Pulling up stakes and transporting oneself and one’s goods to a new address is truly a moving experience. It may even be more so for family feline, who doesn’t know what it’s all about – only that the owner is suddenly boxing up the books and rolling up the rugs. Indeed, to the cat it may seem the world is turning upside down, reassurances from the humans notwithstanding.
Household pets thrive on routine, as do most of us, but cats are especially attached to their territory and a move can be most traumatic. For the well-being of the pet, take some precautions before, during and after the move to minimize the shock.
First, long before moving day, teach the cat to come when called. Should the cat exit during the excitement or escape from the new house, calling it back may be the only hope. To teach the cat its name, simply call it and immediately reward it with a tasty bit of food. Keep doing this – across the room, across the house and then across the yard. To reinforce the training, call the cat ever time you feed it so the animal will associate its name instantly with food.
Statistics show that most cats travel to their new homes by car. Statistics also indicate that the drive can be the most traumatic part of the move. It’s a wise idea, therefore, to accustom the cat to travel long before moving day. To do this, first get kitty used to riding in a cat carrier. Introduce the cat to an open carrier many weeks prior to a first car ride, praising the cat while inside and rewarding it when it stays there. Then experiment by closing the door for a minute or two at a time, gradually increasing confinement time and always rewarding the cat for staying calm. The goal is to make the cat feel that the carrier is home sweet home. When this is accomplished, it’s simply a matter of getting the animal acclimated to the sounds and motions of the car.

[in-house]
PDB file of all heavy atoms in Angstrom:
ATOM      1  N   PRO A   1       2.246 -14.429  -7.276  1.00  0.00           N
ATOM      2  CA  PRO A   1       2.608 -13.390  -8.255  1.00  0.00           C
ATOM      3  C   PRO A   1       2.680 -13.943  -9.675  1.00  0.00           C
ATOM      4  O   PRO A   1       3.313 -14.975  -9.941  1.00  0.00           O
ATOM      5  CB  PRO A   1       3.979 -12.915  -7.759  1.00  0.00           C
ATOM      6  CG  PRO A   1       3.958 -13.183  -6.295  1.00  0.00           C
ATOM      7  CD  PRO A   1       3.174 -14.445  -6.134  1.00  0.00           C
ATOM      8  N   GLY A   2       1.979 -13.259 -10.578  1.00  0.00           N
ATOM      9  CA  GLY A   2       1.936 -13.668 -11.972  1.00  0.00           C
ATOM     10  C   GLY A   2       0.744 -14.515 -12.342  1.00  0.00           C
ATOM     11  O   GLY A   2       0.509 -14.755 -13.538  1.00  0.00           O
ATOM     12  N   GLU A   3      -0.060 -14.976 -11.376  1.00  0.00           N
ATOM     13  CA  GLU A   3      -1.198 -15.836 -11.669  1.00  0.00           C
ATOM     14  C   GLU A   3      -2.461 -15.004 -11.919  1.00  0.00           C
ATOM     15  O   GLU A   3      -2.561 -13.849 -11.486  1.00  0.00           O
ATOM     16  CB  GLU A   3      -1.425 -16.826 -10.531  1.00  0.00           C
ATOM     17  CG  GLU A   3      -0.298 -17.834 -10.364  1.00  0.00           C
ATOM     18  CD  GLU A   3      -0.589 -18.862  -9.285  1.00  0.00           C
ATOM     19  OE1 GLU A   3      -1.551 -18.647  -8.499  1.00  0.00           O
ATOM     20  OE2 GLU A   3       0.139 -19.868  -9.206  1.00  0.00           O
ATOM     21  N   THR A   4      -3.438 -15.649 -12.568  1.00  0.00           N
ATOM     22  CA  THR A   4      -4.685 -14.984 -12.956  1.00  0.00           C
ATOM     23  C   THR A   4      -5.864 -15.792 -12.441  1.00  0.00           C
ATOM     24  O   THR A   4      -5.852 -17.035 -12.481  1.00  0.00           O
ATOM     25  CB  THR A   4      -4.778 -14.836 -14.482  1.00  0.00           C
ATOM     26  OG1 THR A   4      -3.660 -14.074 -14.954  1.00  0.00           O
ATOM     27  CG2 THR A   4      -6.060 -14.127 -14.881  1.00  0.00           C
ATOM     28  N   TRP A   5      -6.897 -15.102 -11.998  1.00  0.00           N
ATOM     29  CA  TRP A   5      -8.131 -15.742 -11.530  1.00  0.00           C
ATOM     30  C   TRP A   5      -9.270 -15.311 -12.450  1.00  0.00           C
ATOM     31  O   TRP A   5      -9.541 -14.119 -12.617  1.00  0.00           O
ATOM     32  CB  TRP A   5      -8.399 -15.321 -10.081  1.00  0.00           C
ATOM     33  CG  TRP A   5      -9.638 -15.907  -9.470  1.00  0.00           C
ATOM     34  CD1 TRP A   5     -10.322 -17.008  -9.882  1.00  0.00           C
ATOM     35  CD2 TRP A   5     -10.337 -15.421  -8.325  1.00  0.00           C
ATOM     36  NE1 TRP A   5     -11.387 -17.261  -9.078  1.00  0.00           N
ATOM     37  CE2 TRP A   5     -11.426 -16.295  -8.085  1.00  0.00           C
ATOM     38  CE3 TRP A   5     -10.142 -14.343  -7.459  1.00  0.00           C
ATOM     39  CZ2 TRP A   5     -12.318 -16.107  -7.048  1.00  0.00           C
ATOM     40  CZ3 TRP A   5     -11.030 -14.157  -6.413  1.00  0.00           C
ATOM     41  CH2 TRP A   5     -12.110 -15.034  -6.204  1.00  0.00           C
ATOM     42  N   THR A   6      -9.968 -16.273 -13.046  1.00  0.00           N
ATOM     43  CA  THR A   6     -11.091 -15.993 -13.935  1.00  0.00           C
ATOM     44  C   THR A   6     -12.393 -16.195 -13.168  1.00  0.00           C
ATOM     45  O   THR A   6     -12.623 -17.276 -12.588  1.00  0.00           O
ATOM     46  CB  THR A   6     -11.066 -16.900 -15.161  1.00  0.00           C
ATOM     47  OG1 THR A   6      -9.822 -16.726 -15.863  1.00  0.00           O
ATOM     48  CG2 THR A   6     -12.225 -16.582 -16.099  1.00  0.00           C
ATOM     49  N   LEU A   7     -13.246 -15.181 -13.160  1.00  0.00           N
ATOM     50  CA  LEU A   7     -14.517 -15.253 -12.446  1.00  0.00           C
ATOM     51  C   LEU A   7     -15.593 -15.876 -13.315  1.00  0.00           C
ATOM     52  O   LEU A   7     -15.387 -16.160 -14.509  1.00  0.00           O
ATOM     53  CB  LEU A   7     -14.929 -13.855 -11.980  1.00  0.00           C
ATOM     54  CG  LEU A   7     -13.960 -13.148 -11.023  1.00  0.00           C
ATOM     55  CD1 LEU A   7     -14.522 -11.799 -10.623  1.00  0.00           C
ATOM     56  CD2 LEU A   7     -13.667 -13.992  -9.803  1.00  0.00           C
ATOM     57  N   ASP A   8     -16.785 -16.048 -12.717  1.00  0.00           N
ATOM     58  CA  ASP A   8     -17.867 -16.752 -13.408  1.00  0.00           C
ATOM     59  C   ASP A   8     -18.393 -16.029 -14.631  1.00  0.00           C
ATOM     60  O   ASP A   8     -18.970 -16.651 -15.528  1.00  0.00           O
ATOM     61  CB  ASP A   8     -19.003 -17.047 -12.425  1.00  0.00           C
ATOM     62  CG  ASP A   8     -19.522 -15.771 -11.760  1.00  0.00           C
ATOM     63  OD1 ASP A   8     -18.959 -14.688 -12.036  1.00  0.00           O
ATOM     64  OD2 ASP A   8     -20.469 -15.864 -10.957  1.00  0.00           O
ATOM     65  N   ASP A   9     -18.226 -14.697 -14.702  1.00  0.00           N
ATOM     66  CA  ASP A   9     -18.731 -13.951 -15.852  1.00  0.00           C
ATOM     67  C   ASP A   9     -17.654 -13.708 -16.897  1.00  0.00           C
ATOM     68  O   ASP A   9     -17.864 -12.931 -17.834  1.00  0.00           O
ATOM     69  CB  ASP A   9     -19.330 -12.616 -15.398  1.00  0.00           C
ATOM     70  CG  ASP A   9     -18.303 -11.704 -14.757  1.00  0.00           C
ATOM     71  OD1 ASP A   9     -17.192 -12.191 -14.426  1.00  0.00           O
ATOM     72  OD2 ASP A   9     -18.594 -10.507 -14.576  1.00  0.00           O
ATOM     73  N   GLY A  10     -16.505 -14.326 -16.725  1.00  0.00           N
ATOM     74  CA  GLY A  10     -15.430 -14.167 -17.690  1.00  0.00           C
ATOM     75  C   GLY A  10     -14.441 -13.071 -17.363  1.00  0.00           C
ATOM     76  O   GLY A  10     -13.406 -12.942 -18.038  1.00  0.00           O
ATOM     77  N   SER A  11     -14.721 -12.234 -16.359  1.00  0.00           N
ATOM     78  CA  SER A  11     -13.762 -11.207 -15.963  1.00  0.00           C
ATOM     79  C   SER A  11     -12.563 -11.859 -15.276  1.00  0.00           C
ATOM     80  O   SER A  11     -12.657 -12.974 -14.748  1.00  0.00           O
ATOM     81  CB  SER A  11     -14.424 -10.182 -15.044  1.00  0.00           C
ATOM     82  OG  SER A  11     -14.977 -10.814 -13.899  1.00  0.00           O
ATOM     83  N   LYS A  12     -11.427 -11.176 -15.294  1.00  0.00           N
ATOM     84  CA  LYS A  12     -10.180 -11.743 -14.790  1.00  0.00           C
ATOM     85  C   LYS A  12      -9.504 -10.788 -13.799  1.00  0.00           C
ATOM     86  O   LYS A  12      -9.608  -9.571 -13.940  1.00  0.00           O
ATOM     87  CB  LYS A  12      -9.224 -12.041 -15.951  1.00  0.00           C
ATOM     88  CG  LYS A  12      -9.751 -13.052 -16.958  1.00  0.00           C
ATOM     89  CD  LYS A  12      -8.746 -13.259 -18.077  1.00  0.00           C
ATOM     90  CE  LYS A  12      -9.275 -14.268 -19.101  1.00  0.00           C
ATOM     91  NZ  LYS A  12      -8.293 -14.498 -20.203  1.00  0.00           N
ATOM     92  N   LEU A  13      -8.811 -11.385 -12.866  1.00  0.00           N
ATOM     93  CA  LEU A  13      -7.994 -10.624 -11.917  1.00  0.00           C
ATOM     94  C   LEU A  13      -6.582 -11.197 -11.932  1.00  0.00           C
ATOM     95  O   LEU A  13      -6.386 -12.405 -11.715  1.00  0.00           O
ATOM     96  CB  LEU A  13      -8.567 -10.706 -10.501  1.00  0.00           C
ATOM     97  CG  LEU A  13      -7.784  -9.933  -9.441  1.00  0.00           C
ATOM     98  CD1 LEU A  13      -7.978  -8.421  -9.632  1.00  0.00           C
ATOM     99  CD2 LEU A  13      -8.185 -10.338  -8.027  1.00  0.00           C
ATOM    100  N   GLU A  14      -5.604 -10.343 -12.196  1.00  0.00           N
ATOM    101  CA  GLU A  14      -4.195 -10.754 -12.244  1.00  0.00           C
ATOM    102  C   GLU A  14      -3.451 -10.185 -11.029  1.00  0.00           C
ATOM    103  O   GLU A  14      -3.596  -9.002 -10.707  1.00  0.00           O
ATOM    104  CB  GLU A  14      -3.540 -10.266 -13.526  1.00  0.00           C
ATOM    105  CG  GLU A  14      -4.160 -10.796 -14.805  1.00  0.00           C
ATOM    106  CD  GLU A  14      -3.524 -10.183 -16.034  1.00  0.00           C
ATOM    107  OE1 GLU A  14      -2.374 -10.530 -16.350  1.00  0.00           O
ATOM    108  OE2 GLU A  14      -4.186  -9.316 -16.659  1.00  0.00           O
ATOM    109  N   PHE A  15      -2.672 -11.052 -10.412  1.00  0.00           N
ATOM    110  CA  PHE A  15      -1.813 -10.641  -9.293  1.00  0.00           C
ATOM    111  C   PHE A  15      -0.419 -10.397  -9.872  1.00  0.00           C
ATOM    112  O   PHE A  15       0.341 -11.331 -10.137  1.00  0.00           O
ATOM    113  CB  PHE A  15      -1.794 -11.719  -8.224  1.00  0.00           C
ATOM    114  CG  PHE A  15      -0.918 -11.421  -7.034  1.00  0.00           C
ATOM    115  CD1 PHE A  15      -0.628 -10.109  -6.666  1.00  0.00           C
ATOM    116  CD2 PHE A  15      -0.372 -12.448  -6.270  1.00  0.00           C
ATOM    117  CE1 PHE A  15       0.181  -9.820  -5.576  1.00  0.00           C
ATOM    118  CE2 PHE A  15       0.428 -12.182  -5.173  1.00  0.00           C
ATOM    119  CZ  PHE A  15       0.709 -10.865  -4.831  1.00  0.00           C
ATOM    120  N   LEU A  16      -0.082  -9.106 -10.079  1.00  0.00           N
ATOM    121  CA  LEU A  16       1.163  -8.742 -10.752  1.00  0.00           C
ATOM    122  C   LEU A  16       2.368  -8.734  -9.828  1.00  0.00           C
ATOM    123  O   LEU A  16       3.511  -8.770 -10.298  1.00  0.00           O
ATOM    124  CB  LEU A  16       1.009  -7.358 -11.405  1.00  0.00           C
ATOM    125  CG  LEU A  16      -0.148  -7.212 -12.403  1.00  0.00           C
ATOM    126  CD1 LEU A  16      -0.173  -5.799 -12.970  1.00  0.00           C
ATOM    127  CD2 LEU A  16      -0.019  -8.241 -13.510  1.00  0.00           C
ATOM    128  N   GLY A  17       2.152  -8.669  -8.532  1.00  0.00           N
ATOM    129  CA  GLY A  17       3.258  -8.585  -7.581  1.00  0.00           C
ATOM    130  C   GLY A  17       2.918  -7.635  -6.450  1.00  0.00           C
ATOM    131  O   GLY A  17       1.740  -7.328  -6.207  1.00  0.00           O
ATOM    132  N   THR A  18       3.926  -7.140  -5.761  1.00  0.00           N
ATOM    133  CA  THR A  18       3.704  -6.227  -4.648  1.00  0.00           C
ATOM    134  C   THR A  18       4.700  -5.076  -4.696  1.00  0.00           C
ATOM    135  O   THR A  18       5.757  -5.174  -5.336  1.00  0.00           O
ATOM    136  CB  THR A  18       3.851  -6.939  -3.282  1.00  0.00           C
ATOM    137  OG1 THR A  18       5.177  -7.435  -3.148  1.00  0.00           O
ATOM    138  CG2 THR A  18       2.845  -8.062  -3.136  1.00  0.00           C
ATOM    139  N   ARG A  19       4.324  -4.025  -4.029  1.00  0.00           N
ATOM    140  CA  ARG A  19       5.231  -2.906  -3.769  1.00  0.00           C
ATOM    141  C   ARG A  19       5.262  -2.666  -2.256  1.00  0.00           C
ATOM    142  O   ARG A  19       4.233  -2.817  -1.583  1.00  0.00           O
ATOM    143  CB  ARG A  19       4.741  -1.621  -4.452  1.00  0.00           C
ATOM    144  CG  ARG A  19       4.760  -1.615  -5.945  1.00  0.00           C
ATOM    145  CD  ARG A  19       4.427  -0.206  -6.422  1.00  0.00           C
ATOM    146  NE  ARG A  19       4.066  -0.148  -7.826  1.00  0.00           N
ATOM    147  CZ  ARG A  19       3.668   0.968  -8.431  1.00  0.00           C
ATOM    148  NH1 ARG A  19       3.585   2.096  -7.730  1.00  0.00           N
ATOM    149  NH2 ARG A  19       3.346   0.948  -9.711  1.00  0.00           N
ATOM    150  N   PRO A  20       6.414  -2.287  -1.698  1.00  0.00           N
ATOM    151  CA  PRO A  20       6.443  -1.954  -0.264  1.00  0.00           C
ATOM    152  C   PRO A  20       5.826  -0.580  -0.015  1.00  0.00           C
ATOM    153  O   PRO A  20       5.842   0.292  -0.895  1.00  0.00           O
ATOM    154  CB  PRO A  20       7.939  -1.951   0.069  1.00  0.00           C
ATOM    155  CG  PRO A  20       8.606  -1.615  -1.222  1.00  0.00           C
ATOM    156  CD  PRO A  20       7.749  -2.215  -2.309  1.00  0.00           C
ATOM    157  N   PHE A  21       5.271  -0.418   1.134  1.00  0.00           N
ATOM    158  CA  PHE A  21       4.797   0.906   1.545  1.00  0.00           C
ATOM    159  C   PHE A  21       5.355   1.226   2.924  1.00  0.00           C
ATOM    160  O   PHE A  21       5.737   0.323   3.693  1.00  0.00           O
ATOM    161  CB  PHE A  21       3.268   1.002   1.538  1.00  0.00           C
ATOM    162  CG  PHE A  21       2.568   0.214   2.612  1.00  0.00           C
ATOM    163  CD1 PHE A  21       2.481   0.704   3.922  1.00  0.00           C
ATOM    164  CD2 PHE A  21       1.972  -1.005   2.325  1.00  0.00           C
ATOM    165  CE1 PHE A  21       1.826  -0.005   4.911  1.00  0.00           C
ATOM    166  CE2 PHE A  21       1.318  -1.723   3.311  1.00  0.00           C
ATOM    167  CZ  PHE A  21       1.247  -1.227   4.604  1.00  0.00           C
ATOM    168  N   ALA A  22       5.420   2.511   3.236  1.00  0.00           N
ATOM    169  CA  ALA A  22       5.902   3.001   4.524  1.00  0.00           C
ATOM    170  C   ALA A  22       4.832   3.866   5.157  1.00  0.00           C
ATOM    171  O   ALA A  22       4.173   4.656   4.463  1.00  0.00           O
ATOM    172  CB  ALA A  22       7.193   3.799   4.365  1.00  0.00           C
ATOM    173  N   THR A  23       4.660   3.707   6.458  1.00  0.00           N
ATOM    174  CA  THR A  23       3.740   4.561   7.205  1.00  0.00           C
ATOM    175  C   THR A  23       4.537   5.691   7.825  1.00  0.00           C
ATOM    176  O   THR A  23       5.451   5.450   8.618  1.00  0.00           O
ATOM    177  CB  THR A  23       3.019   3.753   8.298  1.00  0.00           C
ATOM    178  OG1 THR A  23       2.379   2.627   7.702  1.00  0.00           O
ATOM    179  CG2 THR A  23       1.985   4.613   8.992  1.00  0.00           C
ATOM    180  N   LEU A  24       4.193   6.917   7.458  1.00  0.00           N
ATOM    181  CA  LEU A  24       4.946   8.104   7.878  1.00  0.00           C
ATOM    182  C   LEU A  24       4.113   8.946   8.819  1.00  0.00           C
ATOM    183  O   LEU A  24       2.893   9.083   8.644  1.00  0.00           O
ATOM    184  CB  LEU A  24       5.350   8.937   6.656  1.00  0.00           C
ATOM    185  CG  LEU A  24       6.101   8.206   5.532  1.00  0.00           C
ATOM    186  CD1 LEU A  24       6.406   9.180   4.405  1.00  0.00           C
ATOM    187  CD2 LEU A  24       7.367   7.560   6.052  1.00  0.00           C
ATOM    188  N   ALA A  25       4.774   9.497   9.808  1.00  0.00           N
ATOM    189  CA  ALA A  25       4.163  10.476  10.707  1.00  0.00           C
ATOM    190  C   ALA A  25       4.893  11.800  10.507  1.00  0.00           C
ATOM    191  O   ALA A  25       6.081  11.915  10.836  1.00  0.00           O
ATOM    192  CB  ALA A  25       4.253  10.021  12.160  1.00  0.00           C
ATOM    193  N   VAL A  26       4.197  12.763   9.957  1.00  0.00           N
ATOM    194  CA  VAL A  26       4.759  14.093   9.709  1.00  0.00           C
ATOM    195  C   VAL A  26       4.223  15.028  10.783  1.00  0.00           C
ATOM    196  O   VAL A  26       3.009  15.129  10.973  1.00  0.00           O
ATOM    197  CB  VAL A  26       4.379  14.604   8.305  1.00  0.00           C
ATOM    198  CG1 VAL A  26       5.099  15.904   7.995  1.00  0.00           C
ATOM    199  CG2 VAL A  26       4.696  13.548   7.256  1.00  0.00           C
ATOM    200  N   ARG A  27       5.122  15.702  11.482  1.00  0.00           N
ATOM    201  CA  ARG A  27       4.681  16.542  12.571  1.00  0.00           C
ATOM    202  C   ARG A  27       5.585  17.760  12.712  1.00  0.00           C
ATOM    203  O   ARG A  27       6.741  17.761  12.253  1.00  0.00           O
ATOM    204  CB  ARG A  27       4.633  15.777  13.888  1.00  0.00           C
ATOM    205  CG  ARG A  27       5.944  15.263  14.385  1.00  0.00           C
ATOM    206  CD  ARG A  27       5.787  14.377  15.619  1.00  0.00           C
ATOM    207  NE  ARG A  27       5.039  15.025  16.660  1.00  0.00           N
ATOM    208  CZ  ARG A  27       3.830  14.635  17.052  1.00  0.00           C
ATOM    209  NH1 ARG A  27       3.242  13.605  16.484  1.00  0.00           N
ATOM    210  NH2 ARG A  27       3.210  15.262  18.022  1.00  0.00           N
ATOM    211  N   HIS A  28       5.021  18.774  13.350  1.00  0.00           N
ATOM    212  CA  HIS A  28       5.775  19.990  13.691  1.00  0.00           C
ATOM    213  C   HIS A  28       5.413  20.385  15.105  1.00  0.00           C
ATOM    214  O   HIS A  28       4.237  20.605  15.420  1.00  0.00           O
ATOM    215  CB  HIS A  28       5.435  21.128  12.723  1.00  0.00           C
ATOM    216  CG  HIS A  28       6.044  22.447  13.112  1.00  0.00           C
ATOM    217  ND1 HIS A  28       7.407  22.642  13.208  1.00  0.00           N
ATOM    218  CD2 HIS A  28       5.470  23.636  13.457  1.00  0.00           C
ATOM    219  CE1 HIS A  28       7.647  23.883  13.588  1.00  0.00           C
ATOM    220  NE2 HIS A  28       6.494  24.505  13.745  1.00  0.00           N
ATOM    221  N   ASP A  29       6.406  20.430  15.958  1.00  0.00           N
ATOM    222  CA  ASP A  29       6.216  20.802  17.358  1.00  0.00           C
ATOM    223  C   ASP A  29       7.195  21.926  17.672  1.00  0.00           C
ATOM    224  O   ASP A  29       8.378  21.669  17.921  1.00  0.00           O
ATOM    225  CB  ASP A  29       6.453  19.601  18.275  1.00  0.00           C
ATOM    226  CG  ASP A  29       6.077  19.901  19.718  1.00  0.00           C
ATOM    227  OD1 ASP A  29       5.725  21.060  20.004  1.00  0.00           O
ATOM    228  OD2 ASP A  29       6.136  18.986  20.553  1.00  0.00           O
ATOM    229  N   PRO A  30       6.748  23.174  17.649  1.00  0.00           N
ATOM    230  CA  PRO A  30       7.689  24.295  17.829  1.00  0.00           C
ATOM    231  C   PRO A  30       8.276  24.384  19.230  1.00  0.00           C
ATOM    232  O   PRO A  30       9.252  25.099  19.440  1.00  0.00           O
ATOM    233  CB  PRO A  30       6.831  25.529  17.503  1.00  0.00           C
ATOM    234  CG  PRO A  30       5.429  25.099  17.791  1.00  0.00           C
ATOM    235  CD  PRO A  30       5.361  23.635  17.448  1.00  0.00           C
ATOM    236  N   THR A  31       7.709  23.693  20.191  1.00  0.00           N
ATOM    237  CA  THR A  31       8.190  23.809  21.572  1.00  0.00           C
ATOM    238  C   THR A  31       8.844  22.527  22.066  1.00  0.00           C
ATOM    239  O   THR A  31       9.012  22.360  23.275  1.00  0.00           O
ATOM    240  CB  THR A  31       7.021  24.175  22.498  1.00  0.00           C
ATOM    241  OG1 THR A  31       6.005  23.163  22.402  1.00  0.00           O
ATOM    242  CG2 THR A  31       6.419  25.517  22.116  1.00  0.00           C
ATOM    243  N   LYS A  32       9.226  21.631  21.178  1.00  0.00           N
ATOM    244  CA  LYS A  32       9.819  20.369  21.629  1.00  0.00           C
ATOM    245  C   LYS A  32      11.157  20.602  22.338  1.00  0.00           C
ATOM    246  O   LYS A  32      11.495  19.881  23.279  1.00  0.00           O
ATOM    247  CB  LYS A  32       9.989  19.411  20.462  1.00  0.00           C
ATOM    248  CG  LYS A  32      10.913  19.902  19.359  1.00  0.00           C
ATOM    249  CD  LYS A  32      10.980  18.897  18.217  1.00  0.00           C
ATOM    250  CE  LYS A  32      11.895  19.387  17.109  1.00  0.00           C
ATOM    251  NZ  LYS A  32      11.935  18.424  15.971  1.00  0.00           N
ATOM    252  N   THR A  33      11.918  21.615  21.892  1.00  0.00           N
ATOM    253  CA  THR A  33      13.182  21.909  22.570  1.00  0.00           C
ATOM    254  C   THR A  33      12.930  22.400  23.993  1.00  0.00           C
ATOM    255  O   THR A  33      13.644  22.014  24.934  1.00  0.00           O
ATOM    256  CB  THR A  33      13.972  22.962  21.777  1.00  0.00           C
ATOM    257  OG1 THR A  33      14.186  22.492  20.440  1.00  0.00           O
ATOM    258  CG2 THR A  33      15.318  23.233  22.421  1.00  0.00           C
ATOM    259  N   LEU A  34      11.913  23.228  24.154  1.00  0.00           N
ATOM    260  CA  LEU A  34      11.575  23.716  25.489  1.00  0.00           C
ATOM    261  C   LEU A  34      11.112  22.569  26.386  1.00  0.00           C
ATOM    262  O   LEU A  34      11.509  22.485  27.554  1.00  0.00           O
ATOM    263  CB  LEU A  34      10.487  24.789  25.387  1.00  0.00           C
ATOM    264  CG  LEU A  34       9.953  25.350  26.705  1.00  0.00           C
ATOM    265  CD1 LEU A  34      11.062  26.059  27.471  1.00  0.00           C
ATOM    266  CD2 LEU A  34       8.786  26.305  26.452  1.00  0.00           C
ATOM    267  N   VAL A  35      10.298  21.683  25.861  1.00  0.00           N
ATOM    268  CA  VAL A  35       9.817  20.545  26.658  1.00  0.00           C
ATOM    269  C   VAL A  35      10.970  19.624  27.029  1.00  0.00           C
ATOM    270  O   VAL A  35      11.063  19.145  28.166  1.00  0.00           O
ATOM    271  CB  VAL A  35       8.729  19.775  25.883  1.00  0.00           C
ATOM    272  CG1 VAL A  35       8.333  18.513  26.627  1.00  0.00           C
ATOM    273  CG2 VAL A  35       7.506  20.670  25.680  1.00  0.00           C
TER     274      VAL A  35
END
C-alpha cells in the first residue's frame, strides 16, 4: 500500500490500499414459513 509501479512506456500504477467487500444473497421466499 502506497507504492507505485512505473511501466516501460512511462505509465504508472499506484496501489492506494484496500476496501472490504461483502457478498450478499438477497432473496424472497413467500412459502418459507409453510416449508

As moving day dawns, keep kitty, along with its familiar toys, bed and dishes, in a separate room away from the chaos. Some people board their cats in a kennel for the day or leave it in the card of neighbors or friends.
When it’s kitty’s turn to make the actual move, put the cat inside its carrier before leaving the house. (A lot of nervous cats have jumped from their owner’s arms on the way to the car.)
For some cats, the worst part of the move is not the “during,” but the “after”; settling into a new environment. Don’t be surprised if the animal shows behavioral changes – hiding, nervousness or lack of appetite for a few days. To ease the cat’s adjustment upon arrival, keep the cat it its carrier for a few hours. Leave it in a quiet room that cam be closed off from the rest of the house (although you should visit often and offer plenty of reassurance). When the carrier is opened, have the familiar litter box, toys, food and water bowls ready and waiting nearby.
After the pet feels comfortable in this room, open the door to one additional room. Once the cat feels secure here, open the door to another room, and so on. This way, the animal always knows where “home base” is and can return to it should it feel frightened or uneasy.
Depending on the temperament of the cat, it will take from a week to two months for the cat to call the place its own. But with time and lots of love, the family feline will eventually come to realize there's no place like home, wherever it may be.